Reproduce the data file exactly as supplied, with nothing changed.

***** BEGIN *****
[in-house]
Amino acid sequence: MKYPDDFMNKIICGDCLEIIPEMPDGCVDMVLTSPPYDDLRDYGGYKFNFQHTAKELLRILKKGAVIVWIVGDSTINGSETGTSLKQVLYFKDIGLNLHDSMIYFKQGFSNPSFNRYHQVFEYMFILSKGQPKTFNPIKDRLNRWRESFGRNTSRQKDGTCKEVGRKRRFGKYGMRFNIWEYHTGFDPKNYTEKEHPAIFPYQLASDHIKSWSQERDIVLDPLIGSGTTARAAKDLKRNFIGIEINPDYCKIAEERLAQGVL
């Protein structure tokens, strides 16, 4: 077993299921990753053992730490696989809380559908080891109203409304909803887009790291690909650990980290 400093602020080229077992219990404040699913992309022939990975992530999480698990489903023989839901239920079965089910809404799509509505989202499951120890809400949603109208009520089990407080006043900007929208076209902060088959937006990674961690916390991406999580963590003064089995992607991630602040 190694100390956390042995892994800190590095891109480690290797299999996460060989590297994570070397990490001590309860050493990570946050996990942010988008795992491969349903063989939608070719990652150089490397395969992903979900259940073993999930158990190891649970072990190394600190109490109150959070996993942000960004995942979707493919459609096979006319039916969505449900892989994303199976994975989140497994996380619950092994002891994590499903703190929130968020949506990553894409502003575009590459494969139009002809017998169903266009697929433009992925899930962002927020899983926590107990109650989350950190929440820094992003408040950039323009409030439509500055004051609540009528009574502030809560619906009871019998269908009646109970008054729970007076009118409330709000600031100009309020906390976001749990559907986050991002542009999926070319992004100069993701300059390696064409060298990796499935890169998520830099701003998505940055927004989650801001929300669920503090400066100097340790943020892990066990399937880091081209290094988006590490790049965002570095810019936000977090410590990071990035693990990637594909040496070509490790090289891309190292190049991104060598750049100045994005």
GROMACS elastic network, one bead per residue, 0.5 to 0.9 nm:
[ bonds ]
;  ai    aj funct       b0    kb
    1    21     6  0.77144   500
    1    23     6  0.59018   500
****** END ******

[in-house]
Amino acid sequence: MKYPDDFMNKIICGDCLEIIPEMPDGCVDMVLTSPPYDDLRDYGGYKFNFQHTAKELLRILKKGAVIVWIVGDSTINGSETGTSLKQVLYFKDIGLNLHDSMIYFKQGFSNPSFNRYHQVFEYMFILSKGQPKTFNPIKDRLNRWRESFGRNTSRQKDGTCKEVGRKRRFGKYGMRFNIWEYHTGFDPKNYTEKEHPAIFPYQLASDHIKSWSQERDIVLDPLIGSGTTARAAKDLKRNFIGIEINPDYCKIAEERLAQGVL
């Protein structure tokens, strides 16, 4: 077993299921990753053992730490696989809380559908080891109203409304909803887009790291690909650990980290 400093602020080229077992219990404040699913992309022939990975992530999480698990489903023989839901239920079965089910809404799509509505989202499951120890809400949603109208009520089990407080006043900007929208076209902060088959937006990674961690916390991406999580963590003064089995992607991630602040 190694100390956390042995892994800190590095891109480690290797299999996460060989590297994570070397990490001590309860050493990570946050996990942010988008795992491969349903063989939608070719990652150089490397395969992903979900259940073993999930158990190891649970072990190394600190109490109150959070996993942000960004995942979707493919459609096979006319039916969505449900892989994303199976994975989140497994996380619950092994002891994590499903703190929130968020949506990553894409502003575009590459494969139009002809017998169903266009697929433009992925899930962002927020899983926590107990109650989350950190929440820094992003408040950039323009409030439509500055004051609540009528009574502030809560619906009871019998269908009646109970008054729970007076009118409330709000600031100009309020906390976001749990559907986050991002542009999926070319992004100069993701300059390696064409060298990796499935890169998520830099701003998505940055927004989650801001929300669920503090400066100097340790943020892990066990399937880091081209290094988006590490790049965002570095810019936000977090410590990071990035693990990637594909040496070509490790090289891309190292190049991104060598750049100045994005």
GROMACS elastic network, one bead per residue, 0.5 to 0.9 nm:
[ bonds ]
;  ai    aj funct       b0    kb
    1    21     6  0.77144   500
    1    23     6  0.59018   500